Making bright colors out of thin air | Chemical & Engineering News
Volume 94 Issue 21 | p. 8 | Concentrates
Issue Date: May 23, 2016

Making bright colors out of thin air

Precisely placed airholes in a polymer produce matte structural colors
Department: Science & Technology
News Channels: Materials SCENE, Nano SCENE
Keywords: materials, structural color, colloidal array, nanostructures
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An array of air pockets in a polymer resin (left) produces different matte structural colors (right), depending on the pocket diameter.
Credit: ACS Appl. Mater. Interfaces
Scanning electron micrograph of a material that produces matte structural color, and panels showing the different.
 
An array of air pockets in a polymer resin (left) produces different matte structural colors (right), depending on the pocket diameter.
Credit: ACS Appl. Mater. Interfaces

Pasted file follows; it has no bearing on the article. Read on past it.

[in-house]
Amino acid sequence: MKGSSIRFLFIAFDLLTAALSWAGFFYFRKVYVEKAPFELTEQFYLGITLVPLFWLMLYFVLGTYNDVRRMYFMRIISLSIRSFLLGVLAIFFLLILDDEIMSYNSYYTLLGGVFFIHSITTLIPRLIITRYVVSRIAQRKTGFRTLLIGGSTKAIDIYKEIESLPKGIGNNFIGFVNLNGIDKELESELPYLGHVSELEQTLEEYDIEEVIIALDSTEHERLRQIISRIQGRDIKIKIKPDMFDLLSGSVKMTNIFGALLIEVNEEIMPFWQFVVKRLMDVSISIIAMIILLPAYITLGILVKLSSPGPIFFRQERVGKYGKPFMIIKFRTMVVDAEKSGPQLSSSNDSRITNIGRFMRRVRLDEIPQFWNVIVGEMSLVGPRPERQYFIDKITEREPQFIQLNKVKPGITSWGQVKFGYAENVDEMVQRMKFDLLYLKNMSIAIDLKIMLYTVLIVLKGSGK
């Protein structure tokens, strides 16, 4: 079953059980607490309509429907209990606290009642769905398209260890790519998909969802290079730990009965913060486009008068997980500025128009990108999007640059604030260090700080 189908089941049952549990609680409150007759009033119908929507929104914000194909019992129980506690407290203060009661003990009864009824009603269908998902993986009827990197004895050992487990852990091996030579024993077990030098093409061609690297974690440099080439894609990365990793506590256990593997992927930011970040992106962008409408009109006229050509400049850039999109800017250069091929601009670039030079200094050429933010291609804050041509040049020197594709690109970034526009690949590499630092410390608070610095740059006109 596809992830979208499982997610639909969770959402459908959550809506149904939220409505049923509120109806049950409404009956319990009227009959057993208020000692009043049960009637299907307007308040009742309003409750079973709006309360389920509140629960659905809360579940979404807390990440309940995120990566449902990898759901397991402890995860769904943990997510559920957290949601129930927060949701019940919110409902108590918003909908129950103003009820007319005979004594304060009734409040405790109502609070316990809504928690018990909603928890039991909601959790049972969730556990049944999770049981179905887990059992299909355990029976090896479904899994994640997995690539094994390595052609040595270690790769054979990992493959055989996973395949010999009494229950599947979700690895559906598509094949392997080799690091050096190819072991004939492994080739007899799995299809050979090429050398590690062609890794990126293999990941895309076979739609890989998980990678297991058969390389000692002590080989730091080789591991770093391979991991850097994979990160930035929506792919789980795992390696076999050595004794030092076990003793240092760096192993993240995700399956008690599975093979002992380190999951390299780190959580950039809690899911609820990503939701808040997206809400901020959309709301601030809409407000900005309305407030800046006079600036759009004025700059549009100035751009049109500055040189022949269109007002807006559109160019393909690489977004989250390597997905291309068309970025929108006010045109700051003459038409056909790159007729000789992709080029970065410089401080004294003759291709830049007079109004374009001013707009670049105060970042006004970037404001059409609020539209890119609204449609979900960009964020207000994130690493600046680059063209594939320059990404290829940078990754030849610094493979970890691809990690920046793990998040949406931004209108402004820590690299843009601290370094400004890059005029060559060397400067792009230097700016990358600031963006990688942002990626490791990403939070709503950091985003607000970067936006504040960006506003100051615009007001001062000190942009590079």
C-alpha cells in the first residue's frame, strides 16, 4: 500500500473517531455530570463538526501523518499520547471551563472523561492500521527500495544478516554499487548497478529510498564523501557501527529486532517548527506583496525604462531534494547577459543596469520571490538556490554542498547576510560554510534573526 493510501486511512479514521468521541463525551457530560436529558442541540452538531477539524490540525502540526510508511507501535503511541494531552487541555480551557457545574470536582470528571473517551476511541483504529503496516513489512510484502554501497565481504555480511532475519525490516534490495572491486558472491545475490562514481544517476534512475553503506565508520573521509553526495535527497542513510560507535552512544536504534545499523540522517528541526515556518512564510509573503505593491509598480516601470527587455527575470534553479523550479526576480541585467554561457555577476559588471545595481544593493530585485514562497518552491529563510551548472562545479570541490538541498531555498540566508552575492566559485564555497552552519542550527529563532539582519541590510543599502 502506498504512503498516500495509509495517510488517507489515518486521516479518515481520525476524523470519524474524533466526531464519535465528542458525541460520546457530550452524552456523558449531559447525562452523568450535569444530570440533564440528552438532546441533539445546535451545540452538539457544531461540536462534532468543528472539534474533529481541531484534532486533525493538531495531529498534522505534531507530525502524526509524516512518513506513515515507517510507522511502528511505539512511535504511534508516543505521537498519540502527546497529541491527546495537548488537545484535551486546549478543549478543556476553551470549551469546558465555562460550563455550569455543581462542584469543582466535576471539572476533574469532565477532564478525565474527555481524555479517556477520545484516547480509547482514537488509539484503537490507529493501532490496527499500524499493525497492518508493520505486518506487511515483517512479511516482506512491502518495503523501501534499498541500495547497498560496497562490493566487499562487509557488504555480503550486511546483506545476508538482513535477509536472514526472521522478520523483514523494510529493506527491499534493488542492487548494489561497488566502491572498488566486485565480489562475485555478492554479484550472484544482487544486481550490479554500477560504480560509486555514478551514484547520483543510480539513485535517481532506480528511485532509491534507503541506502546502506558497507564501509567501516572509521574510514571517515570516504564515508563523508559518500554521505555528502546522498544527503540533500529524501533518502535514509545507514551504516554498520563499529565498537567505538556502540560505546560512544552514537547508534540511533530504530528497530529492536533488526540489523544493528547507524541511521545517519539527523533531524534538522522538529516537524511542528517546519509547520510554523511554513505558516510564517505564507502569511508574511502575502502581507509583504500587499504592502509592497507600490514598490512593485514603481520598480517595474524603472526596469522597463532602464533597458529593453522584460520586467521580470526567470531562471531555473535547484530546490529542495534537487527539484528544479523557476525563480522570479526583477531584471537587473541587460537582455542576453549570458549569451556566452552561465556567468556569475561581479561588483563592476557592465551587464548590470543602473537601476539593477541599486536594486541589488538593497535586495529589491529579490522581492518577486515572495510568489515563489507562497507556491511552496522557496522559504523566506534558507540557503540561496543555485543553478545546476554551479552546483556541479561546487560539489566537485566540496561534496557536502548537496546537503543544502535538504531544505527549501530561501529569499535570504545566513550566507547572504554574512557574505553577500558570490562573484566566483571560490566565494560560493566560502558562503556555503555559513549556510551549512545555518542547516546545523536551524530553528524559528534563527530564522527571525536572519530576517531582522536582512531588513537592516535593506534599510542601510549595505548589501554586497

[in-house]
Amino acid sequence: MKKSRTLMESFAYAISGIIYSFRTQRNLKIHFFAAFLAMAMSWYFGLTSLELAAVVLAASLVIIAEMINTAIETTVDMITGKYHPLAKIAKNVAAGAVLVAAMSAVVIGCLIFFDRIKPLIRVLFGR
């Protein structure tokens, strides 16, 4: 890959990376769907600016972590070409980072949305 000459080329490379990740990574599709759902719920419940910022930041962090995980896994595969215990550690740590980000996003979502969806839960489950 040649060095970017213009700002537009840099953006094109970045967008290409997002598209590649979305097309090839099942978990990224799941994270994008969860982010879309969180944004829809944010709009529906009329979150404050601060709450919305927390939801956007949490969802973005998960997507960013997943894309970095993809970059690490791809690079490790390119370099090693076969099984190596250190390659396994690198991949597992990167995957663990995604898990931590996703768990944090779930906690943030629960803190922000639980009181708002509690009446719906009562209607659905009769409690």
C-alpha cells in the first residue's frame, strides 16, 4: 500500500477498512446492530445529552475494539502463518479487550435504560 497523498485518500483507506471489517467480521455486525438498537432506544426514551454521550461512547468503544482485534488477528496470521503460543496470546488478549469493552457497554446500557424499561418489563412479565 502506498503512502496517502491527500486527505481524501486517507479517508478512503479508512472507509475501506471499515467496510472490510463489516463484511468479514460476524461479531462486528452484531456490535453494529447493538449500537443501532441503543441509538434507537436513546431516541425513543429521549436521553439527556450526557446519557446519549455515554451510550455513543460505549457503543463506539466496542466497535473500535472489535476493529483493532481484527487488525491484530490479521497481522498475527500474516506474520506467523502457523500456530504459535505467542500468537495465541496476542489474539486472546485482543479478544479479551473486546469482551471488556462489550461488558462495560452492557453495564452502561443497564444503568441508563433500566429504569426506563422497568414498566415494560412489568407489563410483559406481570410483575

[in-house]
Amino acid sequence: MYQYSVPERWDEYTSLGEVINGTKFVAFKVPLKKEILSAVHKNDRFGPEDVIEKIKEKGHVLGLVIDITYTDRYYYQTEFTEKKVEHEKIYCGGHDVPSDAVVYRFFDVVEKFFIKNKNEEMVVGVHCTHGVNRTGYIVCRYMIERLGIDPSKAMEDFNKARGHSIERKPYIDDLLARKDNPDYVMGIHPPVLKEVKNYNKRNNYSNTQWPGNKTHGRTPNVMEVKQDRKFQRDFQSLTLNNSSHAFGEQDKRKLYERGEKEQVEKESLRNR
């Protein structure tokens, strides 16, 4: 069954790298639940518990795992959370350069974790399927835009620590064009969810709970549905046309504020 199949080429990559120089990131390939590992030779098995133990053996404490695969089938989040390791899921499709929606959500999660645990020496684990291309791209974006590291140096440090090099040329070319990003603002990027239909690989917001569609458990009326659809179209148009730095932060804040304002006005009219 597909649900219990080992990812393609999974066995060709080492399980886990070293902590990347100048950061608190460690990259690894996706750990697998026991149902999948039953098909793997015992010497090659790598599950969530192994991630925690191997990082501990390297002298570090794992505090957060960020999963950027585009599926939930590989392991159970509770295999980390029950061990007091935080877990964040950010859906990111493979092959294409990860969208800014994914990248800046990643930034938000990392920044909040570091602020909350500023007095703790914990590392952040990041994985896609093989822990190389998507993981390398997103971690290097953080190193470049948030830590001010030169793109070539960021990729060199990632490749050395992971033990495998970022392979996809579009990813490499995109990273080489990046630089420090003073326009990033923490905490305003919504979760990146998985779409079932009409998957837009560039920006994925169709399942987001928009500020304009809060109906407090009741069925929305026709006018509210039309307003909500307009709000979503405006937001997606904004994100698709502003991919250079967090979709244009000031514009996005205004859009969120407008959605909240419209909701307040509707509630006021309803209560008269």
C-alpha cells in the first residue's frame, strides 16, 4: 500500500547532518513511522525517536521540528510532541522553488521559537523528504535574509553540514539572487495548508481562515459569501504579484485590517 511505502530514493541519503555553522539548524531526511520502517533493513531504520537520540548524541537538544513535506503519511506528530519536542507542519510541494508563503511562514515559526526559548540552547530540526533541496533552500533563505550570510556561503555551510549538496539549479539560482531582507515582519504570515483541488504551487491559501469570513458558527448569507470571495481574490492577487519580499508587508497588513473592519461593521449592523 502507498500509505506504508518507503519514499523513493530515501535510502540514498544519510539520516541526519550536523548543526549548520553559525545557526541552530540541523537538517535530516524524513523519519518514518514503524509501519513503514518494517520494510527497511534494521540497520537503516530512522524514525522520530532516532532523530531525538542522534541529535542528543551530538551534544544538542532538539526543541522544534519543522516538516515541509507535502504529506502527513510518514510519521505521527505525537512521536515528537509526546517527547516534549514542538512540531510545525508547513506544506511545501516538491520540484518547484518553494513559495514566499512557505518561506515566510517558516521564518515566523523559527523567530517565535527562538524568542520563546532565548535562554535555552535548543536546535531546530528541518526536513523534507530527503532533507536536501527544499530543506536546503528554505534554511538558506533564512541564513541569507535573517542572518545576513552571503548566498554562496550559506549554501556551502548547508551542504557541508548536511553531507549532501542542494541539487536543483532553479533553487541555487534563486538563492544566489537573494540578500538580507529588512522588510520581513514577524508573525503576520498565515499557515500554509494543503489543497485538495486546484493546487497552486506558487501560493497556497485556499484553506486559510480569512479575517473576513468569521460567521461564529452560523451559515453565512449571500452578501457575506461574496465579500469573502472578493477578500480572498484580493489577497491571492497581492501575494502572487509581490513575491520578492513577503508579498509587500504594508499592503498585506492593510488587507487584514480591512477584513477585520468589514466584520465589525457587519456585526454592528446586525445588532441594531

Certain vibrant colors found in nature, such as the blues and purples in bird feathers and butterfly wings, are created not by pigments but by physical nanostructures that interact with light, a phenomenon known as structural color. Such colors are often shimmery, and the reds and greens typically carry a blue tint—both properties that limit using structural color to make paints and coatings, where matte colors are often the goal. Shin-Hyun Kim of Korea Advanced Institute of Science & Technology and colleagues have found a way to make a full spectrum of pure matte colors without pigments by patterning a polymer with air pockets (ACS Appl. Mater. Interfaces 2016, DOI: 10.1021/acsami.6b03217). Prior theoretical work predicted that the best way to make matte reds would be with particles that have a refractive index similar to that of air. Kim and coworkers tested this idea by dispersing silica nanoparticles in polyethylene glycol dimethacrylate, which they then cross-linked to create a solid resin. Next, they used acid to dissolve the silica, leaving a hodgepodge of air pockets approximately 200 nm in diameter, which produced a matte red film that could conceivably be used to color various surfaces. By creating material with 168-nm or 185-nm silica particles, the team made blue and green films.

 
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